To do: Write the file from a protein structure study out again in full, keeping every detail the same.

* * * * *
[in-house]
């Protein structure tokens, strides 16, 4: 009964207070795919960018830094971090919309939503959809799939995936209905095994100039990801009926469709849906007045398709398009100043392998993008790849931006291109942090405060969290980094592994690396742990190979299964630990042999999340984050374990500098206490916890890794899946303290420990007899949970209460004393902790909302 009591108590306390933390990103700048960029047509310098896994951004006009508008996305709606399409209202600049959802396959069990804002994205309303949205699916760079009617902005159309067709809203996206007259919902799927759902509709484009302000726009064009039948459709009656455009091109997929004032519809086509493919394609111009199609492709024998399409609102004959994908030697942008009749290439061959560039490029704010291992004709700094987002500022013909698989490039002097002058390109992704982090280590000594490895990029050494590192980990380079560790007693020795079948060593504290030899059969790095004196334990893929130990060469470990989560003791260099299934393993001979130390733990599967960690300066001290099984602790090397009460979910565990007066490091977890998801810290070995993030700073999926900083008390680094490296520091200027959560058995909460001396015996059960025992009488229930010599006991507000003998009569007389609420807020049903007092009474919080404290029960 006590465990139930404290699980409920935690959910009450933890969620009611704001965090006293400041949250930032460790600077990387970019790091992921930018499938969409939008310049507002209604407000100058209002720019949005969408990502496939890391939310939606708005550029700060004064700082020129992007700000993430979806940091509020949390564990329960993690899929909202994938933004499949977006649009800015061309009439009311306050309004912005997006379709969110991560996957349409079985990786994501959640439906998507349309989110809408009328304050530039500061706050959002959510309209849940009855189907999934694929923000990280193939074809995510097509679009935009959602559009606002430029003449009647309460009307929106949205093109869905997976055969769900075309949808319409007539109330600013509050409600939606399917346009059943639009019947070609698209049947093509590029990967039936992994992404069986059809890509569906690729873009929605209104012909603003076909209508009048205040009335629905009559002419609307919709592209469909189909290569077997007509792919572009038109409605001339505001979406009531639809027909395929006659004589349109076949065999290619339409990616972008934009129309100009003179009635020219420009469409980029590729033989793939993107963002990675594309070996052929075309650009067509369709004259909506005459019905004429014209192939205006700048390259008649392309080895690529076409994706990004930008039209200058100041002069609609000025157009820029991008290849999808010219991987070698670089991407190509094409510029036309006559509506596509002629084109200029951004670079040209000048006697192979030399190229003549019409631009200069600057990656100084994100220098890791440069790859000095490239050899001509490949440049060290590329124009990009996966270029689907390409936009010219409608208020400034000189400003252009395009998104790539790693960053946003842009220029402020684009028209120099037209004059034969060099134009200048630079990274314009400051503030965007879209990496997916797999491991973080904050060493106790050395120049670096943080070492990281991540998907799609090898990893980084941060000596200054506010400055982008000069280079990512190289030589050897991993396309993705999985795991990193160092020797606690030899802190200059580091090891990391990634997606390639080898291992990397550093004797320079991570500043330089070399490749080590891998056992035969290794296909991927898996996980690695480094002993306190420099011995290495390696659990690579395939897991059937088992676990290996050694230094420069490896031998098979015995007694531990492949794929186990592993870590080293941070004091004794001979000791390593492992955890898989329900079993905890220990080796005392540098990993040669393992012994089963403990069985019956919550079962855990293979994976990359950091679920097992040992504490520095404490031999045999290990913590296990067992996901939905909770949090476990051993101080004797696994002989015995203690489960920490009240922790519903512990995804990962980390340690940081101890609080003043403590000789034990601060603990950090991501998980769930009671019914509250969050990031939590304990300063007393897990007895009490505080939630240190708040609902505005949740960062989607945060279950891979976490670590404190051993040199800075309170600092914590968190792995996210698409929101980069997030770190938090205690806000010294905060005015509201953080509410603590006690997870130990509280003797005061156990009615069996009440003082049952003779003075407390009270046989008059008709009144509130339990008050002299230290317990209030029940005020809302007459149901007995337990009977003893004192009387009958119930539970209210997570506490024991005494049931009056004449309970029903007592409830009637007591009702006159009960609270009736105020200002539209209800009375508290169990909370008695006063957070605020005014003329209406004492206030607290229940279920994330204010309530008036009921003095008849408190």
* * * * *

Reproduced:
[in-house]
């Protein structure tokens, strides 16, 4: 009964207070795919960018830094971090919309939503959809799939995936209905095994100039990801009926469709849906007045398709398009100043392998993008790849931006291109942090405060969290980094592994690396742990190979299964630990042999999340984050374990500098206490916890890794899946303290420990007899949970209460004393902790909302 009591108590306390933390990103700048960029047509310098896994951004006009508008996305709606399409209202600049959802396959069990804002994205309303949205699916760079009617902005159309067709809203996206007259919902799927759902509709484009302000726009064009039948459709009656455009091109997929004032519809086509493919394609111009199609492709024998399409609102004959994908030697942008009749290439061959560039490029704010291992004709700094987002500022013909698989490039002097002058390109992704982090280590000594490895990029050494590192980990380079560790007693020795079948060593504290030899059969790095004196334990893929130990060469470990989560003791260099299934393993001979130390733990599967960690300066001290099984602790090397009460979910565990007066490091977890998801810290070995993030700073999926900083008390680094490296520091200027959560058995909460001396015996059960025992009488229930010599006991507000003998009569007389609420807020049903007092009474919080404290029960 006590465990139930404290699980409920935690959910009450933890969620009611704001965090006293400041949250930032460790600077990387970019790091992921930018499938969409939008310049507002209604407000100058209002720019949005969408990502496939890391939310939606708005550029700060004064700082020129992007700000993430979806940091509020949390564990329960993690899929909202994938933004499949977006649009800015061309009439009311306050309004912005997006379709969110991560996957349409079985990786994501959640439906998507349309989110809408009328304050530039500061706050959002959510309209849940009855189907999934694929923000990280193939074809995510097509679009935009959602559009606002430029003449009647309460009307929106949205093109869905997976055969769900075309949808319409007539109330600013509050409600939606399917346009059943639009019947070609698209049947093509590029990967039936992994992404069986059809890509569906690729873009929605209104012909603003076909209508009048205040009335629905009559002419609307919709592209469909189909290569077997007509792919572009038109409605001339505001979406009531639809027909395929006659004589349109076949065999290619339409990616972008934009129309100009003179009635020219420009469409980029590729033989793939993107963002990675594309070996052929075309650009067509369709004259909506005459019905004429014209192939205006700048390259008649392309080895690529076409994706990004930008039209200058100041002069609609000025157009820029991008290849999808010219991987070698670089991407190509094409510029036309006559509506596509002629084109200029951004670079040209000048006697192979030399190229003549019409631009200069600057990656100084994100220098890791440069790859000095490239050899001509490949440049060290590329124009990009996966270029689907390409936009010219409608208020400034000189400003252009395009998104790539790693960053946003842009220029402020684009028209120099037209004059034969060099134009200048630079990274314009400051503030965007879209990496997916797999491991973080904050060493106790050395120049670096943080070492990281991540998907799609090898990893980084941060000596200054506010400055982008000069280079990512190289030589050897991993396309993705999985795991990193160092020797606690030899802190200059580091090891990391990634997606390639080898291992990397550093004797320079991570500043330089070399490749080590891998056992035969290794296909991927898996996980690695480094002993306190420099011995290495390696659990690579395939897991059937088992676990290996050694230094420069490896031998098979015995007694531990492949794929186990592993870590080293941070004091004794001979000791390593492992955890898989329900079993905890220990080796005392540098990993040669393992012994089963403990069985019956919550079962855990293979994976990359950091679920097992040992504490520095404490031999045999290990913590296990067992996901939905909770949090476990051993101080004797696994002989015995203690489960920490009240922790519903512990995804990962980390340690940081101890609080003043403590000789034990601060603990950090991501998980769930009671019914509250969050990031939590304990300063007393897990007895009490505080939630240190708040609902505005949740960062989607945060279950891979976490670590404190051993040199800075309170600092914590968190792995996210698409929101980069997030770190938090205690806000010294905060005015509201953080509410603590006690997870130990509280003797005061156990009615069996009440003082049952003779003075407390009270046989008059008709009144509130339990008050002299230290317990209030029940005020809302007459149901007995337990009977003893004192009387009958119930539970209210997570506490024991005494049931009056004449309970029903007592409830009637007591009702006159009960609270009736105020200002539209209800009375508290169990909370008695006063957070605020005014003329209406004492206030607290229940279920994330204010309530008036009921003095008849408190």